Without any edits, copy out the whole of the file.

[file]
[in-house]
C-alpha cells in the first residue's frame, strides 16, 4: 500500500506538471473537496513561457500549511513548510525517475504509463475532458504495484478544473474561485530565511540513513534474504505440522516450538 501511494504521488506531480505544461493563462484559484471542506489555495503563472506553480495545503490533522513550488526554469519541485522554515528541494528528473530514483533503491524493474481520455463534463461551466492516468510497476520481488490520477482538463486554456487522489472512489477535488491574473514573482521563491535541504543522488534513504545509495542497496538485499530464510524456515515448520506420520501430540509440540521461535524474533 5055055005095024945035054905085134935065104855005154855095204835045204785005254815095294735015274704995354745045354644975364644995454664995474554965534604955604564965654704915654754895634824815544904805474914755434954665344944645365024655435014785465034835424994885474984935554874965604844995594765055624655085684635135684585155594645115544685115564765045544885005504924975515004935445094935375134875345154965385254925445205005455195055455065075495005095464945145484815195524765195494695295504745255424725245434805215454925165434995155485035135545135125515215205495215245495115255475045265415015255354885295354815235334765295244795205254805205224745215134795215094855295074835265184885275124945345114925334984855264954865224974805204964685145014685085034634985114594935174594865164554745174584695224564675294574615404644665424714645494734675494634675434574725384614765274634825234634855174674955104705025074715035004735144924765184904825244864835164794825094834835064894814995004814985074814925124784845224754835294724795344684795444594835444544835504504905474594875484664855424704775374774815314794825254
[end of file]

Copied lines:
[in-house]
C-alpha cells in the first residue's frame, strides 16, 4: 500500500506538471473537496513561457500549511513548510525517475504509463475532458504495484478544473474561485530565511540513513534474504505440522516450538 501511494504521488506531480505544461493563462484559484471542506489555495503563472506553480495545503490533522513550488526554469519541485522554515528541494528528473530514483533503491524493474481520455463534463461551466492516468510497476520481488490520477482538463486554456487522489472512489477535488491574473514573482521563491535541504543522488534513504545509495542497496538485499530464510524456515515448520506420520501430540509440540521461535524474533 5055055005095024945035054905085134935065104855005154855095204835045204785005254815095294735015274704995354745045354644975364644995454664995474554965534604955604564965654704915654754895634824815544904805474914755434954665344944645365024655435014785465034835424994885474984935554874965604844995594765055624655085684635135684585155594645115544685115564765045544885005504924975515004935445094935375134875345154965385254925445205005455195055455065075495005095464945145484815195524765195494695295504745255424725245434805215454925165434995155485035135545135125515215205495215245495115255475045265415015255354885295354815235334765295244795205254805205224745215134795215094855295074835265184885275124945345114925334984855264954865224974805204964685145014685085034634985114594935174594865164554745174584695224564675294574615404644665424714645494734675494634675434574725384614765274634825234634855174674955104705025074715035004735144924765184904825244864835164794825094834835064894814995004814985074814925124784845224754835294724795344684795444594835444544835504504905474594875484664855424704775374774815314794825254